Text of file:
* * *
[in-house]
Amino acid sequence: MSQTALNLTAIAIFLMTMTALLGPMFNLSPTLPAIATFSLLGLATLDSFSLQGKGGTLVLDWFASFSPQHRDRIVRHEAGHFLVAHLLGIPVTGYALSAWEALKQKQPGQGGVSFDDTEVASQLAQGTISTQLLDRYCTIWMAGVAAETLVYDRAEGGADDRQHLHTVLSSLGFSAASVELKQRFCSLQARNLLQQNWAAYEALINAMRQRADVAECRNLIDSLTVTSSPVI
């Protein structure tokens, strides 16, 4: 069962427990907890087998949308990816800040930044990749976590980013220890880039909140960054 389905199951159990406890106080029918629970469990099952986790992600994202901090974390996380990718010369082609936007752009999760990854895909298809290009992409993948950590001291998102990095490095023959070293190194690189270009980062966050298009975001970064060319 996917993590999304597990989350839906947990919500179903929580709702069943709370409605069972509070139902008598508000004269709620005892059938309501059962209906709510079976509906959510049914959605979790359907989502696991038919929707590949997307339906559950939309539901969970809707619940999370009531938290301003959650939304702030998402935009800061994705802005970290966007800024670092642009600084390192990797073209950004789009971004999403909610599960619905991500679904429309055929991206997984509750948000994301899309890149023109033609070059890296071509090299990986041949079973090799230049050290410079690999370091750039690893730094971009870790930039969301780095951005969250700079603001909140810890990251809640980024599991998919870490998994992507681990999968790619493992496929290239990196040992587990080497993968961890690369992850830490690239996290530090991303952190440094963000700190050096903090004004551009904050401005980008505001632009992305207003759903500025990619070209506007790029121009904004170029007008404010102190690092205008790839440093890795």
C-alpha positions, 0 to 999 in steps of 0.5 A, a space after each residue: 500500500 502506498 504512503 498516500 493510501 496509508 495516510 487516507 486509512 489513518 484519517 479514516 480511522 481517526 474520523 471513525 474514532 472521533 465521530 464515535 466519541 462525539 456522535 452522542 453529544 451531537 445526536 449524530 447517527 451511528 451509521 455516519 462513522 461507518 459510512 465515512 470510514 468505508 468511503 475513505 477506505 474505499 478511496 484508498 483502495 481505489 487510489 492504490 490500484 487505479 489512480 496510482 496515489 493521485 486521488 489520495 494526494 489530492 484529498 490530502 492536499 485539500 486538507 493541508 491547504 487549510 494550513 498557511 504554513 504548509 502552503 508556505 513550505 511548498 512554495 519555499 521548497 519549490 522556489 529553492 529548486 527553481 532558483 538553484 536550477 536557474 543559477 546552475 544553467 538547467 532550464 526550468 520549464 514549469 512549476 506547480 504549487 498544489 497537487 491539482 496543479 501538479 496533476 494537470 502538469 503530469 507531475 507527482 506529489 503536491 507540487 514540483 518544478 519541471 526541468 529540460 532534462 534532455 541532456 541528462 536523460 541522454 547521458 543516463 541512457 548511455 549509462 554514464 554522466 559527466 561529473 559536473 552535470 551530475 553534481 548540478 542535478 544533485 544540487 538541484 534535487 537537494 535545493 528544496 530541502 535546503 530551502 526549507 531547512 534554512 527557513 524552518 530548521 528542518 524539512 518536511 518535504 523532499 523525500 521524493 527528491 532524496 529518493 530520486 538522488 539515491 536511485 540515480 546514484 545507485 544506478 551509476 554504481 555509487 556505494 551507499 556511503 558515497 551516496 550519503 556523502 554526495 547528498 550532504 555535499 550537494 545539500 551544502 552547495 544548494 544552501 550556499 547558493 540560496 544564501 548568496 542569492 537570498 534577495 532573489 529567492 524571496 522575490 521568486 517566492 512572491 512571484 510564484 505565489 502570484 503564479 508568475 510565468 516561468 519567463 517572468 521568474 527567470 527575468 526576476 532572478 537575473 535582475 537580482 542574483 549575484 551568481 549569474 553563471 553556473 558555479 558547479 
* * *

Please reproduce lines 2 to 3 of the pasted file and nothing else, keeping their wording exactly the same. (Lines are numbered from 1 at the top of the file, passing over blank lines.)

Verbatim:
Amino acid sequence: MSQTALNLTAIAIFLMTMTALLGPMFNLSPTLPAIATFSLLGLATLDSFSLQGKGGTLVLDWFASFSPQHRDRIVRHEAGHFLVAHLLGIPVTGYALSAWEALKQKQPGQGGVSFDDTEVASQLAQGTISTQLLDRYCTIWMAGVAAETLVYDRAEGGADDRQHLHTVLSSLGFSAASVELKQRFCSLQARNLLQQNWAAYEALINAMRQRADVAECRNLIDSLTVTSSPVI
């Protein structure tokens, strides 16, 4: 069962427990907890087998949308990816800040930044990749976590980013220890880039909140960054 389905199951159990406890106080029918629970469990099952986790992600994202901090974390996380990718010369082609936007752009999760990854895909298809290009992409993948950590001291998102990095490095023959070293190194690189270009980062966050298009975001970064060319 996917993590999304597990989350839906947990919500179903929580709702069943709370409605069972509070139902008598508000004269709620005892059938309501059962209906709510079976509906959510049914959605979790359907989502696991038919929707590949997307339906559950939309539901969970809707619940999370009531938290301003959650939304702030998402935009800061994705802005970290966007800024670092642009600084390192990797073209950004789009971004999403909610599960619905991500679904429309055929991206997984509750948000994301899309890149023109033609070059890296071509090299990986041949079973090799230049050290410079690999370091750039690893730094971009870790930039969301780095951005969250700079603001909140810890990251809640980024599991998919870490998994992507681990999968790619493992496929290239990196040992587990080497993968961890690369992850830490690239996290530090991303952190440094963000700190050096903090004004551009904050401005980008505001632009992305207003759903500025990619070209506007790029121009904004170029007008404010102190690092205008790839440093890795």